Cumin seeds, an essential spice, is used in cuisines worldwide. It's a popular ingredient in Indian cuisine. It is well known as jeera, an earthy spice in India and is often associated with spicy foods, but it actually has a warm, citrus flavour without the fiery heat.
What is cumin?
It is a commonly used spice derived from the seeds of the Cuminum cyminum plant.
It is a versatile spice that adds depth and flavour to a wide variety of dishes. Its unique combination of earthy, nutty, and slightly spicy notes makes it an essential ingredient in many global cuisines.
What does it taste like?
Cumin seeds has a flavour profile that is both warm and earthy, with a slight bitterness. Whole cumin, when fried in oil until crackled, imparts a strong flavour to the dish. Cumin powder instantly boosts the taste of any dish.
Seasoning: This is a spice that can be used to season a wide range of dishes, including soups such as carrot lentil soup, stews, curries such as dosakaya pappu, kadai paneer, kohlrabi curry, pepper rasam, moringa leaves dal and rice dishes such as coconut rice, khichdi, tomato bath and pudina pulao.
Tadka (Tempering): In Indian cooking, cumin seeds are typically added to hot oil at the beginning of a recipe to release their essential oils and impart a rich, toasty flavor to the dish. This technique is known as “tadka” or “tempering.”
Bread: Cumin seeds are a great addition to different types of bread such as naan, stuffed paratha and roti, to enhance their flavour. They are sometimes sprinkled on top of the dough or mixed into the dough itself. It is also used in jeera biscuits.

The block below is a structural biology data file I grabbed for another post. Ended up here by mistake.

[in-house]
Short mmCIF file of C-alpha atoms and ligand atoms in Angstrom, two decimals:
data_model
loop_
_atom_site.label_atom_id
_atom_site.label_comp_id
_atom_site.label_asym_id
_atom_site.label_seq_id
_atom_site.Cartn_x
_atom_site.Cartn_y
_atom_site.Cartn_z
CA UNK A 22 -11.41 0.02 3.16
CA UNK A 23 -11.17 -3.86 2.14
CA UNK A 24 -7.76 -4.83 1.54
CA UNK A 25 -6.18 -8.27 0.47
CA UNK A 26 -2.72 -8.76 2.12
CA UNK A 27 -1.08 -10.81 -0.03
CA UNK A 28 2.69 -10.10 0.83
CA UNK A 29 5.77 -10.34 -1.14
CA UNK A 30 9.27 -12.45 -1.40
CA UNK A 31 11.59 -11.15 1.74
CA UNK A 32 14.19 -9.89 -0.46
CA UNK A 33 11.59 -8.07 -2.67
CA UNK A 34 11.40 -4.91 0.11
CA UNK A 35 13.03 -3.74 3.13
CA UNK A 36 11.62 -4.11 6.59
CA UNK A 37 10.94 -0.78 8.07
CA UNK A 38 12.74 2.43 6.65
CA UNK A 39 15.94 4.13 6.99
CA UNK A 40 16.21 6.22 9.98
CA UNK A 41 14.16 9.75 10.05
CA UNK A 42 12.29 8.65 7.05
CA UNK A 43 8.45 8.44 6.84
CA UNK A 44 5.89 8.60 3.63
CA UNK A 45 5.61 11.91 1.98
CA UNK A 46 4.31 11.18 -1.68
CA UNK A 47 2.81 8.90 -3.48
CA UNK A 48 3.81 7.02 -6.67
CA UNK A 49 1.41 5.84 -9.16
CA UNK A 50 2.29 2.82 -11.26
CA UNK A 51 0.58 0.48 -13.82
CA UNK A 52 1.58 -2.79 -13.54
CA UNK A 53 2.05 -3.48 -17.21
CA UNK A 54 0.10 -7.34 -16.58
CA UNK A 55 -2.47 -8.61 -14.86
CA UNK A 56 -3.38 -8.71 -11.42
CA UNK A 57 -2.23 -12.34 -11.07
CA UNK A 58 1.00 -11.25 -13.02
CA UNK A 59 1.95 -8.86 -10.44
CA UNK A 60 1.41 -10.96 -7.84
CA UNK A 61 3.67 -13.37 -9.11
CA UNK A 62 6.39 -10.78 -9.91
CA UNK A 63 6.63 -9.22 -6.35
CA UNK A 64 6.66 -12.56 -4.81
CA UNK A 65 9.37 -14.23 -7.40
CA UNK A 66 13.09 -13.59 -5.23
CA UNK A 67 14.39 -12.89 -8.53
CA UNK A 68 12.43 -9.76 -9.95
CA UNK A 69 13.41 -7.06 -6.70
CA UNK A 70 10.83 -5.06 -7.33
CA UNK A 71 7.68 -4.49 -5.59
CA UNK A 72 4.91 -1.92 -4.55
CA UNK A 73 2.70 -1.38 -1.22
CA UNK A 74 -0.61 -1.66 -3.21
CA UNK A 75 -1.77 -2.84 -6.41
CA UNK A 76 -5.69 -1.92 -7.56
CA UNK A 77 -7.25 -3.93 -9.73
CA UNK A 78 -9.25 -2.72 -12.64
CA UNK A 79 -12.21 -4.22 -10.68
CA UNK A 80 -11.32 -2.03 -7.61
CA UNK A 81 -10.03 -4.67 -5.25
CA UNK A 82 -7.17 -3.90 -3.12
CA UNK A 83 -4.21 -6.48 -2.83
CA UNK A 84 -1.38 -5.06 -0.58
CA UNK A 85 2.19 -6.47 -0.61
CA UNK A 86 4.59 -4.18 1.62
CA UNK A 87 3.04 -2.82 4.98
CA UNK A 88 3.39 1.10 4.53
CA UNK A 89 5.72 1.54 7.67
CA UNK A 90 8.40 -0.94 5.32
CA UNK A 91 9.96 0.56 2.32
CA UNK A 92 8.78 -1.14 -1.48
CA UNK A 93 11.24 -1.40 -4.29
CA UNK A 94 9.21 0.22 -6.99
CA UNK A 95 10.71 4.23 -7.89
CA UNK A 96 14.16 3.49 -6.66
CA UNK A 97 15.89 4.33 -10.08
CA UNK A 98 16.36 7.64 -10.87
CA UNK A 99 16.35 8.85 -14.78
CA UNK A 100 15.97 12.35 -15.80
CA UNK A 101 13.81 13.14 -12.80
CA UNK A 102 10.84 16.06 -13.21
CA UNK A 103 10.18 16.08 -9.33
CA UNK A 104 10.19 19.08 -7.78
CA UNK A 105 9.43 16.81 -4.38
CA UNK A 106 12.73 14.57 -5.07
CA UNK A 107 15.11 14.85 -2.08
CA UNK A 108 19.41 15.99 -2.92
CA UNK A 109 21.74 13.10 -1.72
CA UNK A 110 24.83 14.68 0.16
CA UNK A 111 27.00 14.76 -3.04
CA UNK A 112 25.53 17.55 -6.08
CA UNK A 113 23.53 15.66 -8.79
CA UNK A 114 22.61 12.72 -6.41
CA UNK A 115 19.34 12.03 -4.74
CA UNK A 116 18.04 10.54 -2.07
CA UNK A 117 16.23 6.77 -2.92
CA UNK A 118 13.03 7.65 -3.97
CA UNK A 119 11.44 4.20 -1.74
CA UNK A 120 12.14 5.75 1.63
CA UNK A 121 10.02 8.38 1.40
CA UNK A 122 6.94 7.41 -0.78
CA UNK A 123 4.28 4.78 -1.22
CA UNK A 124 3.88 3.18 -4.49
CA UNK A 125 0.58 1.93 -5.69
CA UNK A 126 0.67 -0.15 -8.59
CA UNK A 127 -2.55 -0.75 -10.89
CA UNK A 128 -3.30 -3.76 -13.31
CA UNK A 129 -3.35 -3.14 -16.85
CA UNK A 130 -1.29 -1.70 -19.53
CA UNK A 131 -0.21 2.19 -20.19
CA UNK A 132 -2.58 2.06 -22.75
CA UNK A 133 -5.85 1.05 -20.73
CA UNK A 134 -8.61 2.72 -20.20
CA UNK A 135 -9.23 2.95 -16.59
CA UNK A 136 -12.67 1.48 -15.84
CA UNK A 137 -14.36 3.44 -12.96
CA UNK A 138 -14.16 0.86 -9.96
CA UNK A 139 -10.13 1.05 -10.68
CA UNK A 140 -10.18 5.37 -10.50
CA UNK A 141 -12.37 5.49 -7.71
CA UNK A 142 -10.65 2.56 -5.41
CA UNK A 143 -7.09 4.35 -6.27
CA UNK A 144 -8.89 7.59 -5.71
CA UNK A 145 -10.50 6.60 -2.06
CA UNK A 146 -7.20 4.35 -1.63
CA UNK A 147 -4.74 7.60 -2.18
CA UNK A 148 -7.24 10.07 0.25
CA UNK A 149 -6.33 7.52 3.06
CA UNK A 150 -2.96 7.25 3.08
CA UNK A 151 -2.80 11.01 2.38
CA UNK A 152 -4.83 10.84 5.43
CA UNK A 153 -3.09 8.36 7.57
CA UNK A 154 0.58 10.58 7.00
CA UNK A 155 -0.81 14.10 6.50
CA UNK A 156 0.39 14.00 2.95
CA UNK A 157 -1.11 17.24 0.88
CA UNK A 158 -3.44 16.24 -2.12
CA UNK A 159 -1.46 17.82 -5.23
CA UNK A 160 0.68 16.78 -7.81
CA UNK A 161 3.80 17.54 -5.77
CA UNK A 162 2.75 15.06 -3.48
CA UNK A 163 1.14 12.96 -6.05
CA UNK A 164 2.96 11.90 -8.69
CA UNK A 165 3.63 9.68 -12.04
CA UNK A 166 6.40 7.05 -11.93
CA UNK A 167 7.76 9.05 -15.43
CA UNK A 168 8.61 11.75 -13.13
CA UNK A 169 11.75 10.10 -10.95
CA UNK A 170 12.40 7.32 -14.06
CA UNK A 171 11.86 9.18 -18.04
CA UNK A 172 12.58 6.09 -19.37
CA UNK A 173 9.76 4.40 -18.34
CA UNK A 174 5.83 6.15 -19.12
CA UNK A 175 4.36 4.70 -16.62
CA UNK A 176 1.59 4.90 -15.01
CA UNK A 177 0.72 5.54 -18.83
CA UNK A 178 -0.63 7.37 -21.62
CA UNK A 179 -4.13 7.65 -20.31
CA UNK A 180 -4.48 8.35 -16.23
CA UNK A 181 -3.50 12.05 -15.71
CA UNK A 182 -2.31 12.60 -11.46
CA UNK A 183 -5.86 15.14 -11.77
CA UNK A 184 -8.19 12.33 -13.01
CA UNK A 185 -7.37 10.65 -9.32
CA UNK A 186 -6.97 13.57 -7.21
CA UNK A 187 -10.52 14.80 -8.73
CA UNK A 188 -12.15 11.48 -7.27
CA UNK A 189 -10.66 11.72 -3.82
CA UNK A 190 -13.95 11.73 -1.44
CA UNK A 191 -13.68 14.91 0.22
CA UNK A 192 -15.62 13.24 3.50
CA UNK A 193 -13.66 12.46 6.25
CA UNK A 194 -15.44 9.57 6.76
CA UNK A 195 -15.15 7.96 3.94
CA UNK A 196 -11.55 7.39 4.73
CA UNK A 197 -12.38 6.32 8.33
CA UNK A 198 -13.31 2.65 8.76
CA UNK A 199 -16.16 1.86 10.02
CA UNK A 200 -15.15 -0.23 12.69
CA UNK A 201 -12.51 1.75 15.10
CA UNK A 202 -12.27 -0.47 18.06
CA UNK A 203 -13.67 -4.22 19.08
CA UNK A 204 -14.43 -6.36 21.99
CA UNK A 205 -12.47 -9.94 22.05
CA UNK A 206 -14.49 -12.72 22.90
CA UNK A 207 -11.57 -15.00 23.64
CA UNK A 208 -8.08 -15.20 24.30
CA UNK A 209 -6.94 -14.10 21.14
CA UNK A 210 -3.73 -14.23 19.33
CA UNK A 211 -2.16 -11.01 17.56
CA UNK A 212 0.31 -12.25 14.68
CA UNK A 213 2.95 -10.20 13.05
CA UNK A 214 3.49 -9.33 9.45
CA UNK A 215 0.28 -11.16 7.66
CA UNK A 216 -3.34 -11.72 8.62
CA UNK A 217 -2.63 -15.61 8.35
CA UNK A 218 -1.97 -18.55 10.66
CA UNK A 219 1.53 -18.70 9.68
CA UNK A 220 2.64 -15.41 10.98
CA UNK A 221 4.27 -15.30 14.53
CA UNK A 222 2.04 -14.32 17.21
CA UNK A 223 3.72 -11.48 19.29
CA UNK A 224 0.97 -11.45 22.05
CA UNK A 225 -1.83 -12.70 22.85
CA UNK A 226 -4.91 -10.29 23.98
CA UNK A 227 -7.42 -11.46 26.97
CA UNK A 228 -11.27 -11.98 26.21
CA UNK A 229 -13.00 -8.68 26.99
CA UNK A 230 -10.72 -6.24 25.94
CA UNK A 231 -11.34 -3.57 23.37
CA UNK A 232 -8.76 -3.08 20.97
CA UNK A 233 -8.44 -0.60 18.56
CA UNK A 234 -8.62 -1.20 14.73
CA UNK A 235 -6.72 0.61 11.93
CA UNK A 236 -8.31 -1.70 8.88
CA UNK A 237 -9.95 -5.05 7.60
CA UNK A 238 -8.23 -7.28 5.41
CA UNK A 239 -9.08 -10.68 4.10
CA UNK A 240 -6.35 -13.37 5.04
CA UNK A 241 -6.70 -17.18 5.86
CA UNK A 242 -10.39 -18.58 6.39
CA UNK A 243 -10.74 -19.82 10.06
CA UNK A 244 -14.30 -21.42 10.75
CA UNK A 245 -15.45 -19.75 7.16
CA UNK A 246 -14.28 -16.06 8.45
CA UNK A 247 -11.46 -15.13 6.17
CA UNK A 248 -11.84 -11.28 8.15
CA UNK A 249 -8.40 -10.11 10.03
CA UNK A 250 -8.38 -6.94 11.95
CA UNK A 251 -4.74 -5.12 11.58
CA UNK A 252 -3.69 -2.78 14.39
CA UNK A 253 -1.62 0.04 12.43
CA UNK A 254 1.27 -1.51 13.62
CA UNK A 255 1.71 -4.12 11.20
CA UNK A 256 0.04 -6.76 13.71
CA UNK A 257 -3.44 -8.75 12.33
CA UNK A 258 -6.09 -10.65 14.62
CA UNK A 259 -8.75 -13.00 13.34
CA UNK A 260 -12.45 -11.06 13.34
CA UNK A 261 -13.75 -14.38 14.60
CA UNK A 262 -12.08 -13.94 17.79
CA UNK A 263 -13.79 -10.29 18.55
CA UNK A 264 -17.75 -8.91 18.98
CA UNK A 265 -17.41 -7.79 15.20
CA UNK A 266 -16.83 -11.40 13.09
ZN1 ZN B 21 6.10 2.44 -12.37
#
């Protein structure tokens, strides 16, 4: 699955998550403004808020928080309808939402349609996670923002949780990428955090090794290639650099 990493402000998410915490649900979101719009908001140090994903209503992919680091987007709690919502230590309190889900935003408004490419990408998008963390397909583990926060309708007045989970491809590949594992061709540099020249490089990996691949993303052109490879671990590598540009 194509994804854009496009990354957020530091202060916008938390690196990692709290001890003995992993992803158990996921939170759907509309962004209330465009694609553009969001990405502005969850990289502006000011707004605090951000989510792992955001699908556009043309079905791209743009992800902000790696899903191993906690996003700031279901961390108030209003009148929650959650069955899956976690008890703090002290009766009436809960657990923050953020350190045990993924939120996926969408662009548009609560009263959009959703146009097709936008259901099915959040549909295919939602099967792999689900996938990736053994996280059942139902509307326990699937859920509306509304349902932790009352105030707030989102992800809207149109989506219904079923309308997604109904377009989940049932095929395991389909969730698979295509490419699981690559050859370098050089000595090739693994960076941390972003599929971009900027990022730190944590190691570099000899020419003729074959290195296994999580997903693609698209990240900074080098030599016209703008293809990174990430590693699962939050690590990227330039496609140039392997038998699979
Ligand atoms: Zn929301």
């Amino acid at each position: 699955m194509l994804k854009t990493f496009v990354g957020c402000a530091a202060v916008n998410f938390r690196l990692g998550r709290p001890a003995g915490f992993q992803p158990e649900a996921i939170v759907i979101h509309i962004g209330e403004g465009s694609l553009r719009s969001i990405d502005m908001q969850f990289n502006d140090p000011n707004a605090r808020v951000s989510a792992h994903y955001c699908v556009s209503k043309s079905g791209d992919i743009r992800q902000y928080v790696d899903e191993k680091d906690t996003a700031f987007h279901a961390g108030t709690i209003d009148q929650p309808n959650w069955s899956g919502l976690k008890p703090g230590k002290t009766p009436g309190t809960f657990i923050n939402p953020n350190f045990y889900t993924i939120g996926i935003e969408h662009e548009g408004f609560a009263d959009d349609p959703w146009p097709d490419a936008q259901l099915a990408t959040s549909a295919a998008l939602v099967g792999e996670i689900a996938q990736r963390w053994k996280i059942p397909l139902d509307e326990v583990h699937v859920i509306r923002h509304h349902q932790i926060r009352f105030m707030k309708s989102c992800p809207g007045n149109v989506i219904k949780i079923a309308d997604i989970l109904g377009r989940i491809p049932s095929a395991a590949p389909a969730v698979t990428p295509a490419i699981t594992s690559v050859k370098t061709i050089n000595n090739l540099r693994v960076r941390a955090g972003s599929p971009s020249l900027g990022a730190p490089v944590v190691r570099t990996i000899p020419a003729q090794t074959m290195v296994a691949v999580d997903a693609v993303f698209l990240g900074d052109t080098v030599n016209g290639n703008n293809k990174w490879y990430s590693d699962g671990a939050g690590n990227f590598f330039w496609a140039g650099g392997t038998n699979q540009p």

Beverages: It can be used in beverages in the form of crushed or powdered cumin, particularly in some traditional herbal teas such as kashaya, and summer beverages such as watermelon juice and masala lassi.
Spice Blends: It is one of the essential spices in many spice blends, like bisibele bath powder, instant sambar mix, biryani masala and rasam powder. It enhances the overall flavour of these blends. It is used along with coriander seeds, methi seeds, cassia and cloves.
Store cumin seeds or powder in a dry place, preferably in a clean jar. Over time, ground raw cumin powder loses its flavour when stored for a long period of time. Dry roasted and ground cumin retains flavour for an extended period in an airtight, dry container.
Both are two spices with unique flavours and culinary applications.
The key differences between them are appearance, flavour and their use.
Cumin seeds are small, elongated, and are brown. Shahi jeera seeds have a darker colour, almost black and are more curved compared to cumin seeds.
Cumin has a warm, earthy, and citrus flavour. Shahi jeera has a milder and sweeter flavour compared to cumin. It also has a subtle anise-like flavour.
Cumin, a versatile spice, is widely incorporated into many savoury dishes. Shahi jeera is usually used in rice-based dishes and bread. It's a common ingredient in biryani, pulao, naan, and paratha.
More Dishes with Cumin Seeds
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